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Revista chilena de pediatría

versión impresa ISSN 0370-4106

Rev. chil. pediatr. vol.90 no.3 Santiago jun. 2019 


Differential diagnosis and minimally invasive surgery of an antenatal adrenal mass

Montserrat Lemus Marcenaro1 

José Manuel Campos Varas1 

José Fernando Vuletin Solís1 

Sergio González Bombardiere2 

Juan Carlos Pattillo Silva1 

1 Pediatric Surgery, Division of Surgery, Faculty of Medicine, Pontificia Universidad Católica de Chile, Chile.

2 Department of Pathology, Faculty of Medicine, Pontificia Universidad Católica de Chile, Chile.



Adrenal masses are uncommon in newborns. The differential diagnosis includes be nign masses (adrenal hemorrhage, extralobar pulmonary sequestration) and malignant ones (neuro blastoma) that may be a finding during an obstetric ultrasound. The use of complementary imaging methods allows a better diagnosis approach during the postnatal period, with implications for the management of these patients.


To report the case of a female newborn with diagnosis of an adrenal mass, and to discuss differential diagnoses and management alternatives of adrenal lesions in newborns.

Case report:

Two-month-old female infant, referred for adrenal tumor study diagnosed at 22 weeks gestational age. Postnatal ultrasound showed a tumor compatible with neuroblastoma. The patient was asymptomatic, and the laboratory studies showed no relevant findings. The lesion was excised by laparoscopy. A histological study confirmed pulmonary sequestration.


Extralobar pulmonary sequestration should be considered in the differential diagnosis of an adrenal mass in the newborn. Minimally invasive surgery should be the preferred surgical technique choice in these cases, given the technical feasibility and benefits in the recovery and cosmetic issues of the patient.

Keywords: neuroblastoma; adrenal tumor; extralobar pulmonary sequestration; children


The antenatal diagnosis of adrenal tumors diagno sis is increasing due to the widespread use of obstetric ultrasound1,2. Adrenal masses have an incidence of 1.9:1,000 newborns3. The most important differential diagnosis is with neuroblastoma (NB), a malignant neoplasm with originated from the adrenal gland in 90% of the cases3,4. (Table 1) details other differential diagnoses3-5. After birth, abdominal ultrasound should be performed. Additional information can be obtai ned with CT scan or MRI if malignancy is suspected3-5. Thus, it is possible to discriminate the lesion origin in 81-85% of cases3. Conservative management, with ul trasound monitoring and the use of serum markers, is a reasonable therapeutic approach, although this is still matter of debate6-9.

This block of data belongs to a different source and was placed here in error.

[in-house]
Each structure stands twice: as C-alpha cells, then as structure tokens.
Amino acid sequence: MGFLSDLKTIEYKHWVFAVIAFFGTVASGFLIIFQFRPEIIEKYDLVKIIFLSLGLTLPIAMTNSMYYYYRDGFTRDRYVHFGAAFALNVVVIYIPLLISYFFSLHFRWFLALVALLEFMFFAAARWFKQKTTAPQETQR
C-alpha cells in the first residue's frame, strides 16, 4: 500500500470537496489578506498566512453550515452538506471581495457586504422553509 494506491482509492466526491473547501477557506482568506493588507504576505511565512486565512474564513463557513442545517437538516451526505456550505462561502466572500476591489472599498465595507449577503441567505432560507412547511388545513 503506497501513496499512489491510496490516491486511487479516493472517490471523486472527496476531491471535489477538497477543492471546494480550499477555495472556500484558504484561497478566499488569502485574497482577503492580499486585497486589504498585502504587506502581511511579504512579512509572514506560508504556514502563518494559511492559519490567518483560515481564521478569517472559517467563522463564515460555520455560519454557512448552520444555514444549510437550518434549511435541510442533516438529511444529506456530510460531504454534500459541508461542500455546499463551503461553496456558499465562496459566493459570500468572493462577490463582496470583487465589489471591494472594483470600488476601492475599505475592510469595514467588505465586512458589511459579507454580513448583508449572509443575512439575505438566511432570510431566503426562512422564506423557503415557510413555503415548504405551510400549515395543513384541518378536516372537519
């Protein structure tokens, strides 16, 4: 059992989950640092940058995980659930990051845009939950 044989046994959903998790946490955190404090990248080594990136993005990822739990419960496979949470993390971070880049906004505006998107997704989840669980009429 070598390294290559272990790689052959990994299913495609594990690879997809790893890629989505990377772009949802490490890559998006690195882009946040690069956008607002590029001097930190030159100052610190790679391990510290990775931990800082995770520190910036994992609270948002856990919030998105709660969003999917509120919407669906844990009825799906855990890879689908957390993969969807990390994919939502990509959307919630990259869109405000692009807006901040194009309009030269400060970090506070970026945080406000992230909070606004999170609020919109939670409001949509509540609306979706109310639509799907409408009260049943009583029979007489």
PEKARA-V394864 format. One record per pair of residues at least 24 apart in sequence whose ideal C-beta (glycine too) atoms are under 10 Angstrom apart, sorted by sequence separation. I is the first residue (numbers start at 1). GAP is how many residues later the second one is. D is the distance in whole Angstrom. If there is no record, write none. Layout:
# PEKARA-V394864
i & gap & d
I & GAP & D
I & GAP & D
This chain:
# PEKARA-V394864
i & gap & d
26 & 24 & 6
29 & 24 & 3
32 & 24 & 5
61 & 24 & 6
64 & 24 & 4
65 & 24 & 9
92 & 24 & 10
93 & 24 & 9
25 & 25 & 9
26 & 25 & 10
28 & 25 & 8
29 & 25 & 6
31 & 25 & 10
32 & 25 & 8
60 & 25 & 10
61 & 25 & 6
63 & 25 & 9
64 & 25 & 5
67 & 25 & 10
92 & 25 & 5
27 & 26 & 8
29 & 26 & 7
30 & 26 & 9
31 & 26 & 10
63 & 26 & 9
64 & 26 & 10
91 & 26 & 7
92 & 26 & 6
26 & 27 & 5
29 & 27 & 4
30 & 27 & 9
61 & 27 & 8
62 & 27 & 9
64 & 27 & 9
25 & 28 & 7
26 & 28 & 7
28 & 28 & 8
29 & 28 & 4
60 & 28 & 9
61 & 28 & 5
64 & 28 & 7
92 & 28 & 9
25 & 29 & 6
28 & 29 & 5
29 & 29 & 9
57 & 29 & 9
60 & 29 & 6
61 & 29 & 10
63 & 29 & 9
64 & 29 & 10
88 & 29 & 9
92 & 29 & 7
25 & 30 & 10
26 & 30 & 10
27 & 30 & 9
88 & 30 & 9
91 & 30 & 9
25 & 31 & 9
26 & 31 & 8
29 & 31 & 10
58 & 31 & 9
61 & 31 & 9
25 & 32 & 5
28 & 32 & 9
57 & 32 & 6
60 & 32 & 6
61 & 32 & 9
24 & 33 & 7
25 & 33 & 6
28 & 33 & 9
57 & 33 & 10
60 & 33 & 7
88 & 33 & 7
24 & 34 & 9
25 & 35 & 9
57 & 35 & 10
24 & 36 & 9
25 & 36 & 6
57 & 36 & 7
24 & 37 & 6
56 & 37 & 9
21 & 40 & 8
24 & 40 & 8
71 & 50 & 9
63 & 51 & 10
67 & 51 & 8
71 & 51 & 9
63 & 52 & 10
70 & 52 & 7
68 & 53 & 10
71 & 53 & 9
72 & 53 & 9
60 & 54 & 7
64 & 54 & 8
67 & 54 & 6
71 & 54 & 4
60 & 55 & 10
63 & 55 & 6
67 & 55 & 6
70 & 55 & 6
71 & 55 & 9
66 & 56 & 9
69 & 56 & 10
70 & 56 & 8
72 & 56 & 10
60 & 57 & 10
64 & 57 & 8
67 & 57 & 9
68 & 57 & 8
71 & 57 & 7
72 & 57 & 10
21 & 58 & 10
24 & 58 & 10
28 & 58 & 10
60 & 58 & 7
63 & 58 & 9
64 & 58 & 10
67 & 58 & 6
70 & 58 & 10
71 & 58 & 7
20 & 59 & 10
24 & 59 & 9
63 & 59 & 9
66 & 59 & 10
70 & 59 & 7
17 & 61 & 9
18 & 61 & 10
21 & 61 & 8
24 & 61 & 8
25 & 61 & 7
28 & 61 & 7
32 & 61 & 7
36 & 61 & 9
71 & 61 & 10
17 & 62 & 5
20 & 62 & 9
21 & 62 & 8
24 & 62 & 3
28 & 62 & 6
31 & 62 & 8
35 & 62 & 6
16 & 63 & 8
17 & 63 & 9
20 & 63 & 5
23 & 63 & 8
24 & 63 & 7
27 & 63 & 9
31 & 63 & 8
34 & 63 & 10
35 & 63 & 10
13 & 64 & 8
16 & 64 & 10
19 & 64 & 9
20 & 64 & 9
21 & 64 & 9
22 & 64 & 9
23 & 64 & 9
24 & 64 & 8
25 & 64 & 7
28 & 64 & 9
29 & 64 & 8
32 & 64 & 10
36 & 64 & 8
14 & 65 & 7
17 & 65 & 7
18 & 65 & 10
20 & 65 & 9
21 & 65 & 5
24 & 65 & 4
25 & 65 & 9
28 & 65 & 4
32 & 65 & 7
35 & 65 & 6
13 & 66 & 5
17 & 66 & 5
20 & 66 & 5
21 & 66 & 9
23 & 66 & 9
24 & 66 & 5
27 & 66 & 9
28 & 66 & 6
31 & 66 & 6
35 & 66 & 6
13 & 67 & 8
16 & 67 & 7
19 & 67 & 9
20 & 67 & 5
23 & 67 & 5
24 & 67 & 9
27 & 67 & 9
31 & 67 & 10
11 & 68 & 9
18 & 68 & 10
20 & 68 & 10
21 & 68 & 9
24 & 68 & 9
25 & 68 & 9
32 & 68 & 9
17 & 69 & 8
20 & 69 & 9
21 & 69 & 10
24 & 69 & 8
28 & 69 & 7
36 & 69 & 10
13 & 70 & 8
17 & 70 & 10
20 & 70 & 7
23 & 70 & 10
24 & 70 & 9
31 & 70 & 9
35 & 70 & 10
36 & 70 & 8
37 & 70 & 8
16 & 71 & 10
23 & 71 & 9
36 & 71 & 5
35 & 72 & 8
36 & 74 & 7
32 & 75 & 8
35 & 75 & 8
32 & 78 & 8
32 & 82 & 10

Table 1 Differential diagnoses of adrenal mass. 

The objective of this article is to report the case of a newborn with antenatal diagnosis of adrenal mass, who was successfully treated with minimally invasive surgery. The histopathology study reported an extra- lobar pulmonary sequestration (EPS). Differential diagnoses and possible management alternatives are discussed.

Clinical case

2-month-old female with adrenal mass detected by obstetric ultrasound at 22 weeks of pregnancy. A hypoechoic left adrenal mass of 22 x 16 mm was iden tified (Figure 1a). Mother with no morbid history, two previous births, well-controlled physiological pregnancy. Ultrasound follow-up at 35 weeks of gesta tional age confirmed the presence of a hypoechoic in- fradiaphragmatic mass of approximately 20 x 20 mm, apparently separated from the left adrenal gland (Figu re 1b). Vaginal delivery at 38 weeks, adequate weight for gestational age, no perinatal morbidity. Normal physical examination, no palpable abdominal masses, female genitals without signs of virilization or hyper pigmentation.

Figure 1 Antenatal ultrasound where the lesion is identified at different gestational ages. 1a. Ultrasound at 23 weeks of gestational age, shows a hypoechoic mass of 22 x 16 mm. 1b. Ultrasound at 35 weeks, infradiaphragmatic hypoechoic mass is identified in relation to the 20 x 20 mm kidney (white ellipse). 

At seven weeks, urinary catecholamines were mea sured, which were in the high normal range for age (metanephrine 206 |ig/g creatinine, and normetanephrine 1,250 |ig/g creatinine), and referral was decided for study and management.

The functional study of the tumor was completed with plasma levels of metanephrines, testosterone, aldosterone, renin, cortisol, androstenedione, epi nephrine, norepinephrine, and dopamine, all within normal limits.